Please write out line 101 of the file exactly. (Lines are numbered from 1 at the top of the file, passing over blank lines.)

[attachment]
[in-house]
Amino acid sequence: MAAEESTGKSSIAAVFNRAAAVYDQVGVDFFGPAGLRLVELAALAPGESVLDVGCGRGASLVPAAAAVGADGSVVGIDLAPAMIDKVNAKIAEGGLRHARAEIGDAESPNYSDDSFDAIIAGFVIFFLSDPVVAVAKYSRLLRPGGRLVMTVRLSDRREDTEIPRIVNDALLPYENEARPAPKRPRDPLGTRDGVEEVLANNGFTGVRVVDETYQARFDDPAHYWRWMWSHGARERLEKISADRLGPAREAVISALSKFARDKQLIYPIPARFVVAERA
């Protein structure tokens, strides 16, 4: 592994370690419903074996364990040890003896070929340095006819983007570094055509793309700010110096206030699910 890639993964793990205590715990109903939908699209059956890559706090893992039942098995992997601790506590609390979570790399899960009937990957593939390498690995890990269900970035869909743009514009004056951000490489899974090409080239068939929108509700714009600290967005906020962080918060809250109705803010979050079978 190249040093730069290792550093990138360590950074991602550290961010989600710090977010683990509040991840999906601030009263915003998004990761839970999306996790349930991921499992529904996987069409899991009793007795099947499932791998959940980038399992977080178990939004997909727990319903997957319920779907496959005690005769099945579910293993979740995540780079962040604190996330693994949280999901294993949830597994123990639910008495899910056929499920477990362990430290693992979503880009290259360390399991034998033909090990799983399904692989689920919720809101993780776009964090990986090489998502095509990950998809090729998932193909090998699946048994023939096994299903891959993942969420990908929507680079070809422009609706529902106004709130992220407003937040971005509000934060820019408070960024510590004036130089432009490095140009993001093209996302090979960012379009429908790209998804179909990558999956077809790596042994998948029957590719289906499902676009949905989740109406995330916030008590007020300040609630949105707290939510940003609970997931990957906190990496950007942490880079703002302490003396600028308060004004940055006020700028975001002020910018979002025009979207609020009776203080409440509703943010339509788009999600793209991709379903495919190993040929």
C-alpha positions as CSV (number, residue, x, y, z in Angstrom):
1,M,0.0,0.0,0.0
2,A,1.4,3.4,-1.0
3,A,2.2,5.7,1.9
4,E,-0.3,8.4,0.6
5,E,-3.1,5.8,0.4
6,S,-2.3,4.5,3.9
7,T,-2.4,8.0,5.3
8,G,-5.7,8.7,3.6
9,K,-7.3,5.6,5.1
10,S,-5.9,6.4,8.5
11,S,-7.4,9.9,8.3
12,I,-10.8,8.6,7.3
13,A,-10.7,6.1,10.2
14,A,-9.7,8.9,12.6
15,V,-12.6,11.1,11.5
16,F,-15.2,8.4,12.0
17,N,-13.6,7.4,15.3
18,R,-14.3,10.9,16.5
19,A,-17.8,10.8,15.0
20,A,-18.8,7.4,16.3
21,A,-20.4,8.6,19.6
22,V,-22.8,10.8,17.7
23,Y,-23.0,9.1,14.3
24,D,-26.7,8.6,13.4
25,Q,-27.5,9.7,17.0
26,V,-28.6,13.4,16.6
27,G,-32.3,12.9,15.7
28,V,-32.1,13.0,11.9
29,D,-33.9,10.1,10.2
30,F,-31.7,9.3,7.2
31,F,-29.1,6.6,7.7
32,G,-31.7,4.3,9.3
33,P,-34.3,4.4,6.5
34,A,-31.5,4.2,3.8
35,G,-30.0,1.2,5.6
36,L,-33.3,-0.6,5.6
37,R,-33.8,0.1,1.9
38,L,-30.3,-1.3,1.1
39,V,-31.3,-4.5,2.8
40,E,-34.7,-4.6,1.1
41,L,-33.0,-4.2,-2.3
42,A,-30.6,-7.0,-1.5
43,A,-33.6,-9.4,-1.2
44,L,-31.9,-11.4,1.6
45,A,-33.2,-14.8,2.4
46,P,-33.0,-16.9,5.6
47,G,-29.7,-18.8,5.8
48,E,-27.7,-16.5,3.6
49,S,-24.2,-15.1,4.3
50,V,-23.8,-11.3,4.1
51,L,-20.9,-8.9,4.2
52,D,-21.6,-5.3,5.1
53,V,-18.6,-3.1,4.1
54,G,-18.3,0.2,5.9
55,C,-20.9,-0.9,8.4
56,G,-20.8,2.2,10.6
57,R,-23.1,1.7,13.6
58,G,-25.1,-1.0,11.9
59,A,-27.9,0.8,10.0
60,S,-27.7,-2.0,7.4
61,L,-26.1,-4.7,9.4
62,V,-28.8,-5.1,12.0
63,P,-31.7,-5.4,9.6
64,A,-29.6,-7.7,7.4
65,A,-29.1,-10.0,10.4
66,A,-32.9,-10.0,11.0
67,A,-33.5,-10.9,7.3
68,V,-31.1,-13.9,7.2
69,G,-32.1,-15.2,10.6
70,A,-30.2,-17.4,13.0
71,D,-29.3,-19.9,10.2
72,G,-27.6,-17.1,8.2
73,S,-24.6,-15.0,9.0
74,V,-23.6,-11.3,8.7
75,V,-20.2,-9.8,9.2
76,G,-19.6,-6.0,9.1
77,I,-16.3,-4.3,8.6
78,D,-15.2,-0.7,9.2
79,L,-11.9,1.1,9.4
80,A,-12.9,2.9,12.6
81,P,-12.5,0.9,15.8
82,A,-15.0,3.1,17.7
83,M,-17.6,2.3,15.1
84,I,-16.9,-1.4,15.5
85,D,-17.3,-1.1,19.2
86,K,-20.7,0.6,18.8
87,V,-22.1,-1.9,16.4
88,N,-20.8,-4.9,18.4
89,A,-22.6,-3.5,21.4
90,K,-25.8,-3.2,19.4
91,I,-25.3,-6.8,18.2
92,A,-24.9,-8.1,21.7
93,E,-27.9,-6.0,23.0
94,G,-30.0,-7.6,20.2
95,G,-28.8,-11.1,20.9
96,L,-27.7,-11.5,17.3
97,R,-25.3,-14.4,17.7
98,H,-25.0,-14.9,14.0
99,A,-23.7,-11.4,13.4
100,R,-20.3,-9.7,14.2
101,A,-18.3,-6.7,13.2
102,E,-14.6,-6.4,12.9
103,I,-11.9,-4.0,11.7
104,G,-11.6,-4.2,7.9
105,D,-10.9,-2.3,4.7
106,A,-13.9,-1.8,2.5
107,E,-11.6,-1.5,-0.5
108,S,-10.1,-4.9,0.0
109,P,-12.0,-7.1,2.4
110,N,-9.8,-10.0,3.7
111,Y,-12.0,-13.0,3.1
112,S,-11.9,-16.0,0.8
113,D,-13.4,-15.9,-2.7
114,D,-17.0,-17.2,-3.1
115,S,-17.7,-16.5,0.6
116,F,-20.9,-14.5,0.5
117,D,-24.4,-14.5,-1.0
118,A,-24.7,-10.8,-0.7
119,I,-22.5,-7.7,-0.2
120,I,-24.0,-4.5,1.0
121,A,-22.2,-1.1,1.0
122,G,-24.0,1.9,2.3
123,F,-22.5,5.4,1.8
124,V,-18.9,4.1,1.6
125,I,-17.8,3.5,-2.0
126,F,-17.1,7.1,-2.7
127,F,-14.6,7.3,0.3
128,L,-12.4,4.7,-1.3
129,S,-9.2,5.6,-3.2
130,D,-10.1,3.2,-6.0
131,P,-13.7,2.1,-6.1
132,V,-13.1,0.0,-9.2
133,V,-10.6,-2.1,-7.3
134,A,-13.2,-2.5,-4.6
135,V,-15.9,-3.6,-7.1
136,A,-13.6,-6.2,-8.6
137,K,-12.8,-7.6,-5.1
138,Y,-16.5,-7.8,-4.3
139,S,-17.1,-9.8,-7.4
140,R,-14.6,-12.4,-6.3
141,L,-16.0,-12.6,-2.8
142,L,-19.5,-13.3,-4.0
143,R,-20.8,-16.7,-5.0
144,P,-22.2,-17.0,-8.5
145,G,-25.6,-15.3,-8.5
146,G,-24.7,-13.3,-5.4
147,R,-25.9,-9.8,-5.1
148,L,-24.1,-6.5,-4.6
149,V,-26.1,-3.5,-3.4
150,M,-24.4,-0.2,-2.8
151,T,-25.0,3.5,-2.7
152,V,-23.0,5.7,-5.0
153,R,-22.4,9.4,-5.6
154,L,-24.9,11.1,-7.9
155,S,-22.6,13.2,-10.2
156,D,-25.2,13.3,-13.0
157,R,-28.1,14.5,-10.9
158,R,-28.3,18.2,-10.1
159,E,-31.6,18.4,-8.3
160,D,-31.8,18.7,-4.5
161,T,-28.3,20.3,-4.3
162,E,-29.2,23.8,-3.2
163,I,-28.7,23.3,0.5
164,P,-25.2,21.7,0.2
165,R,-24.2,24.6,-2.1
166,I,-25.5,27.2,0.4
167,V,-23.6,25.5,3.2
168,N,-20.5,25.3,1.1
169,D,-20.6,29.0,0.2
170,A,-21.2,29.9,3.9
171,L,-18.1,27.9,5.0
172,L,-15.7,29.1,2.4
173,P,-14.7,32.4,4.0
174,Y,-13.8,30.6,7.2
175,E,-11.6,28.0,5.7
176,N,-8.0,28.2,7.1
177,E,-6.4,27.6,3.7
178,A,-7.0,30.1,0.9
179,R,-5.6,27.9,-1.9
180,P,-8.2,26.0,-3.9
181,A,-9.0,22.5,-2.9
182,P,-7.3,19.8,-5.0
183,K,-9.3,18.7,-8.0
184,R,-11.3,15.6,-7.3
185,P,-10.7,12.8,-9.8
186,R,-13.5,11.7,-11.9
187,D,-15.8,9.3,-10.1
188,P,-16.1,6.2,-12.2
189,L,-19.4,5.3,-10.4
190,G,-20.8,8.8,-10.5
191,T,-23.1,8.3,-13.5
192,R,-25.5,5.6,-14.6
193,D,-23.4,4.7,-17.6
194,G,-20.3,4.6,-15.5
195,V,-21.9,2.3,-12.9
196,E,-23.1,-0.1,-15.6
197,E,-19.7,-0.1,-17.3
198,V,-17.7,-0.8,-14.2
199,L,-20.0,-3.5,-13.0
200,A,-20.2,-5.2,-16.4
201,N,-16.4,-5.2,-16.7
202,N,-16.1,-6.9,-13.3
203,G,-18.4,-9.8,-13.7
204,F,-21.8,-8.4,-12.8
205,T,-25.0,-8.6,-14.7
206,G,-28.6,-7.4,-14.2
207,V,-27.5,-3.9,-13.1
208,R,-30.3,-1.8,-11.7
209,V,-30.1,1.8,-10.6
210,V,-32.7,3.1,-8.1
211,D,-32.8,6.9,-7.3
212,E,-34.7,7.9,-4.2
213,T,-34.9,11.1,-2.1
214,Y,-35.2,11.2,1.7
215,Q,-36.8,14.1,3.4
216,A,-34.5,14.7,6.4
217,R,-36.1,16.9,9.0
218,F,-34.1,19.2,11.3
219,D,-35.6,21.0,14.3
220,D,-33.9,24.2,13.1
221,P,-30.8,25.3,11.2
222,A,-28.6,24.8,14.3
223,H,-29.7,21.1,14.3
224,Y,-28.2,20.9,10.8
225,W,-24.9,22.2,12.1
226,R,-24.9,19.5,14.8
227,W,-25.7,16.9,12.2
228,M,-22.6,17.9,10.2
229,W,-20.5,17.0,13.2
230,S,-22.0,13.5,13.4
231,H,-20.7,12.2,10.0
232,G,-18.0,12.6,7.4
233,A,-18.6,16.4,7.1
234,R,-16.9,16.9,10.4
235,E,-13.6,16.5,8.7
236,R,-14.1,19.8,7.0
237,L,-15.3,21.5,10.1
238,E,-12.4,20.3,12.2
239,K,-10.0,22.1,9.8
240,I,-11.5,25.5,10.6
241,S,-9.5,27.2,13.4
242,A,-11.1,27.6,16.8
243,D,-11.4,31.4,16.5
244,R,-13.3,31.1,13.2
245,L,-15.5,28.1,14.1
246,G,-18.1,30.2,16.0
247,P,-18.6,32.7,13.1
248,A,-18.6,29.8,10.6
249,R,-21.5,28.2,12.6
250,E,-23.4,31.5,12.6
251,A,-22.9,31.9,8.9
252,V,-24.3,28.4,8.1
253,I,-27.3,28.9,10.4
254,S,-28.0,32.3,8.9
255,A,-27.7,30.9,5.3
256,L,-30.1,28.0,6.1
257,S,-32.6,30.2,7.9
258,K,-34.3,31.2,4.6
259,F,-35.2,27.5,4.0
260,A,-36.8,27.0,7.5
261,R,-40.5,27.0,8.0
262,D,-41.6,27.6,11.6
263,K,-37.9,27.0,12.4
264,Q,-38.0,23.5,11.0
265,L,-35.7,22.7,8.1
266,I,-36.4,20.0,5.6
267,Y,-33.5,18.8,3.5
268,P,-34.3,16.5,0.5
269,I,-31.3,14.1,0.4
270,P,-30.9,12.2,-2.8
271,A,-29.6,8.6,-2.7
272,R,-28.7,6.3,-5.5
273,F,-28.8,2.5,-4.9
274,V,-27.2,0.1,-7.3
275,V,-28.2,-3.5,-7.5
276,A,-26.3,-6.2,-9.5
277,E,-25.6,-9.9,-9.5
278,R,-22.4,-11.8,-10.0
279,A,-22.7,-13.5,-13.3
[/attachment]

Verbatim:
97,R,-25.3,-14.4,17.7